ProSoundWeb Community

Sound Reinforcement - Forums for Live Sound Professionals - Your Displayed Name Must Be Your Real Full Name To Post In The Live Sound Forums => Wireless and Communications => Topic started by: Joseph D. Macry on December 04, 2015, 10:03:00 am

Title: Wireless analog point-to-point: oddity in the specs
Post by: Joseph D. Macry on December 04, 2015, 10:03:00 am
I've been considering using Listen Technology's assistive listening components to do point-to-point audio. Specifically purpose is to send a mix from a portable audio cart into an installed system in a Gym. There are no mic/line jacks so trying a wireless solution that is cheaper than Shure P9T-to-UR4+.

The oddity: Listen Tech's LT-800 transmitter and LR-100 receiver are available in 72MHz and 216MHz varieties. I assumed the 216MHz would have better specs. BUT: frequency response specs say
216 MHz - 60Hz to 10KHz (+/-3dB)
72 MHz - 50Hz to 15KHz (+/-3dB)

Whadya make of that?

Link to transmitter: http://www.listentech.com/shop/product/stationary-rf-transmitter-72mhz/
Title: Re: Wireless analog point-to-point: oddity in the specs
Post by: Scott Helmke on December 04, 2015, 10:17:51 am
Neither one is going to sound especially hifi - emphasis is on low cost and reliability, not sound quality. 
Title: Re: Wireless analog point-to-point: oddity in the specs
Post by: John Sulek on December 04, 2015, 10:24:07 am
I've been considering using Listen Technology's assistive listening components to do point-to-point audio. Specifically purpose is to send a mix from a portable audio cart into an installed system in a Gym. There are no mic/line jacks so trying a wireless solution that is cheaper than Shure P9T-to-UR4+.

The oddity: Listen Tech's LT-800 transmitter and LR-100 receiver are available in 72MHz and 216MHz varieties. I assumed the 216MHz would have better specs. BUT: frequency response specs say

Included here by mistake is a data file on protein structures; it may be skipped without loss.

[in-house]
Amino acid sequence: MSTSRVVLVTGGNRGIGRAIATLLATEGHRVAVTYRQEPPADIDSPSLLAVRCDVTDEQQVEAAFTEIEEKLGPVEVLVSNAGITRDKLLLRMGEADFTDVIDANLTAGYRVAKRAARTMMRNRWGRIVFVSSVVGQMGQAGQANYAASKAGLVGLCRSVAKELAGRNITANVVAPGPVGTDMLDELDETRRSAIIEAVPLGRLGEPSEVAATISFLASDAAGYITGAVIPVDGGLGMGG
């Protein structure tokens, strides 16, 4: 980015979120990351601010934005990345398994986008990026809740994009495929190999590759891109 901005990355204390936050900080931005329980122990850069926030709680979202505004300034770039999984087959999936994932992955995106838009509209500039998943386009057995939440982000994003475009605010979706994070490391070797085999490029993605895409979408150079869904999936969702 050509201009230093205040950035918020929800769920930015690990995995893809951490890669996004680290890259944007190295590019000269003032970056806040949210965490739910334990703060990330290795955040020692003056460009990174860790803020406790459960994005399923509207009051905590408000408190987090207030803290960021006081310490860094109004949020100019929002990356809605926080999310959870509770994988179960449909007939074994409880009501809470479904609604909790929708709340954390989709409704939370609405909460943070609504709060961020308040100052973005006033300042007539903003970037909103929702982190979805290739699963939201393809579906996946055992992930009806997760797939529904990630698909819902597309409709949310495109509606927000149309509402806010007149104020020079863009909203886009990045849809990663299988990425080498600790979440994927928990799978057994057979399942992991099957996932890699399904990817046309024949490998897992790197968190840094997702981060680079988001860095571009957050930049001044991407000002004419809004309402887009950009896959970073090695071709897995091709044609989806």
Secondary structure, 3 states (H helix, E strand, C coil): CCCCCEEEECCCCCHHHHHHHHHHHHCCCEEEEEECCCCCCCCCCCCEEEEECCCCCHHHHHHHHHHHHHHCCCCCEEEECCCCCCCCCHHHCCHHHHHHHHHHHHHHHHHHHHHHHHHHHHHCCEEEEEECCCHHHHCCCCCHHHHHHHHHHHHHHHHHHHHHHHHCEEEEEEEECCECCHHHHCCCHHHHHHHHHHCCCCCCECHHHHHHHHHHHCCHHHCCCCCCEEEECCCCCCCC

216 MHz - 60Hz to 10KHz (+/-3dB)
72 MHz - 50Hz to 15KHz (+/-3dB)

Whadya make of that?

Link to transmitter: http://www.listentech.com/shop/product/stationary-rf-transmitter-72mhz/
more deviation allowed in the fm band would be first guess
Title: Re: Wireless analog point-to-point: oddity in the specs
Post by: Tim McCulloch on December 04, 2015, 12:04:57 pm
I'd contact Listen and ask them.  As to any technical reasons, I'll leave that to Henry or the manufacturer but I'd guess that for listening assistance bottom and top octaves can be sacrificial as they don't significantly contribute to intelligibility.
Title: Re: Wireless analog point-to-point: oddity in the specs
Post by: David Sturzenbecher on December 04, 2015, 12:08:02 pm
I am pretty sure what you are trying to do is also illegal. Those frequency bands are specially reserved for ADA hearing assistance. Proceed with caution.


Sent from my iPhone using Tapatalk
Title: Re: Wireless analog point-to-point: oddity in the specs
Post by: Joseph D. Macry on December 04, 2015, 12:53:08 pm
I am pretty sure what you are trying to do is also illegal. Those frequency bands are specially reserved for ADA hearing assistance. Proceed with caution.


Sent from my iPhone using Tapatalk

Interesting thought, David. Must look into that.
Title: Re: Wireless analog point-to-point: oddity in the specs
Post by: Tim McCulloch on December 04, 2015, 04:25:22 pm
I am pretty sure what you are trying to do is also illegal. Those frequency bands are specially reserved for ADA hearing assistance. Proceed with caution.


Sent from my iPhone using Tapatalk

Have receivers available for the intended use. So long as signal distributed contains the full program  I don't think the subsequent additional use infringes on the assistance.
Title: Re: Wireless analog point-to-point: oddity in the specs
Post by: Cailen Waddell on December 04, 2015, 06:35:04 pm

Have receivers available for the intended use. So long as signal distributed contains the full program  I don't think the subsequent additional use infringes on the assistance.